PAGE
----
In the second part of the Wren’s Wien guides about travelling in Vienna, we take a look not at the food culture of the delightful Austrian capital. Vienna is famous as a culinary treasure as much as for its deep musical history and your taste buds will delight to be in one of Europe’s best known meetings spots of different cultures… Building Bridges, remember!
So from the cheap eats to the top-end dineries here is ESC Insight’s guide to what you need to be eating this May.
Firstly Vienna is a very adaptable city and has a wide range of restaurants for all budgets and taste. All the major locations for Eurovision fans are around the central, and you won’t have trouble finding something to eat near any of them. Compared to other major European cities Vienna is mid-priced overall and the dent in your wallet post-Contest should be significantly less than you would have suffered from Scandinavian years gone by.
The Viennese Staples
The most famous and most traditional foods of Vienna are cakes in huge varieties. Search in Vienna for one of the gazillion coffee houses, which are even officially recognised as Intangible Cultural Heritage by UNESCO. You can test the Apfelstrudel or Linzertorte and enjoy flicking through your latest Insight newsletter as you sip your coffee with whipped cream. Maybe these are not the places to visit if you are on a diet! Most famous is Café Central at Herrengasse/Strauchgasse which opened in 1876 and was a meeting place of some of Europe’s great thinkers. Rather than recreate a full list here just visit the one updated by the Vienna Tourist Board to find your nearest sugar rush.
In terms of food more substantial if your favourite food is pig, you are in luck! Vienna’s traditional cuisine comprises every possible fried or boiled pork dish, served alongside dumplings or potatoes. Occasionally they even splash the boat out and give you both. You can experience traditional Viennese cooking at a Beisl (bistro) or Gasthus (Tavern), and these are the best places to sample the famous Wiener Schnitzel. Expect to pay between €8 and €20 for a main course mainly depending on location from the tourist centre. Gasthaus Elsner at Neumayrgasse 2 is just North of the Stadthalle and is open from 10am-10pm for a filling Austrian meal. The highly rated Zu ebener Erde und erster Stock can be found to the South of Eurovision Village at Burggasse 13 with a menu that changes day-by-day.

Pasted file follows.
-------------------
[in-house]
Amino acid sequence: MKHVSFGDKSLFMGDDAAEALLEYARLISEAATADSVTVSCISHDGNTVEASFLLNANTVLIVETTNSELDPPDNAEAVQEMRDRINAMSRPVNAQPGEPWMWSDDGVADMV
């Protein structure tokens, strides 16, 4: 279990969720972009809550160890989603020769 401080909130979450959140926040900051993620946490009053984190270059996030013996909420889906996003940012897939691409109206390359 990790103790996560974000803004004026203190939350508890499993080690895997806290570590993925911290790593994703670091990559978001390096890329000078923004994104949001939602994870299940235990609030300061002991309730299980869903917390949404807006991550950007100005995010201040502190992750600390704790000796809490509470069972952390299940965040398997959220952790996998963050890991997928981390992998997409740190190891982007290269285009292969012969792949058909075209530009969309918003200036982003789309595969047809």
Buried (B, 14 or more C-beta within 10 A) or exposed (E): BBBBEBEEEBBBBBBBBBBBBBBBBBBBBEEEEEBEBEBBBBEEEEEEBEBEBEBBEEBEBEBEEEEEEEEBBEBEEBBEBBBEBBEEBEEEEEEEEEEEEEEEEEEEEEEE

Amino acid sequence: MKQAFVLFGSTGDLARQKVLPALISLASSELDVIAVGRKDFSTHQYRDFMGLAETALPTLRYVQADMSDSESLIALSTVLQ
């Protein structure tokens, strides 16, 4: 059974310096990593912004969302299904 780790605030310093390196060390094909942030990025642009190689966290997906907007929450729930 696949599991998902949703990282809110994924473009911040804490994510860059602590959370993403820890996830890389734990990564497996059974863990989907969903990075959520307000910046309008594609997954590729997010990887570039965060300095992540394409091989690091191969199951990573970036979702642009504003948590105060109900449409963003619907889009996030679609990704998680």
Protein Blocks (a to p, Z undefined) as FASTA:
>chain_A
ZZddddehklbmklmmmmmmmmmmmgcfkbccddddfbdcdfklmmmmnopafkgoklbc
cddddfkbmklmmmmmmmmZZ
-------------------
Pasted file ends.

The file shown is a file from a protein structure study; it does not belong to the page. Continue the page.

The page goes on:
Perhaps due to the indulgences surrounding the tourist trade weekend brunch deals are very common and very filling if you can handle your grub. The Mill offers a Sunday brunch buffet priced at €17 set amongst attractive gardens with highlights including the sheer plethora of dessert options after 4-6 main meals. Find it east of Westbahnhof on Millergasse 32. Die Wäscherei at Albertgasse 49 is located between the Eurovillage and the Stadthalle offering a Weekend brunch for €16 or a wide range of main meals for a similar price. If location to the arena is important then just north of the Stadthalle at Gablenzgasse 1-3 you will find Lugner City shopping mall with a few restaurants to suit all tastes. The most Austrian sounding of these is chain restaurant Schnitzelhaus.
Check our more authentic Viennese restaurants once again on the official website.
The Glitz And The Grub
Living the swish lifestyle is very possible in Vienna with many of Central Europe’s most critically acclaimed restaurants. Restaurant Steirereck has 2 Michelin stars and offers contemporary Austrian cuisine and a beautiful setting within the Stadpark. Their 7 course tasting menu may set you back €150, but if that is too much instead take a casual lunch at a bargain €80. Their sister café Meierei, also in the park lets you get a taste of the kitchen for around €20/dish.
Restaurant Vestibül at Universitätsring 2 is just east of the Rathus (and near to Eurovillage) and offers top-class dining with a three course set lunch menu for €51, or main courses from €25.
Alternatively head instead for many of Vienna’s most basic offerings. Like all European capital cities there is a range of simple international cuisine which does it’s job at keeping away hunger. For pizza under €5 try Pizzeria Mafiosi on Reindorfgasse 15 (South of WestBahnHof) where the exceeding quantity and quality may be problematic for some. For those McDonalds fans, the branch on Hütteldorfer Strasse 81B/4 to the west of the Stadthalle is open until 2am or the branch at Westbahnhof is open until 1am. Unfortunately 24 hour dining hasn’t reached Vienna, instead the late night hunger culture revolves around grabbing a hot dog from a street stand, just like Copenhagen.
Doing It All Yourself
If you just want to grab and go, Merkur Markt supermarkets are located at the South of Stadthalle in the Westbahnhof and North on Gablenzgasse 5. In Lugner City shopping mall there is a Billa supermarket as well as their extensive food court . Elsewhere in Vienna you can find Merkur Markt and Billa supermarkets spread around the city, along with Spar and Lidl.
Vienna also has a good range of food markets, where you can buy anything your heart desires. The main three are the Naschmarkthas with 120 fruit and vegetable stalls and a very popular Saturday flea market (Mon-Fri until 19:30 and Sat until 18:00). The Karmelitermarkt has a range of food stands and cafes open Mon-Sat until 23:00. For a more Turkish/South European feel, check out the area around Yppenplatz Square with Brunnenmarkt and Yppenmarkt (Mon-Fri until 19:30 and Sat until 17:00) offer 170 stalls and cafes, making this the perfect place to sample fish or kebab specialities from the Balkan region.
This completes part 2 of Wren’s Wien and we have planned four more editions to write for you. In next week’s edition we are going to bring out the best places to go to as Vienna turns dark in our nightlife guide.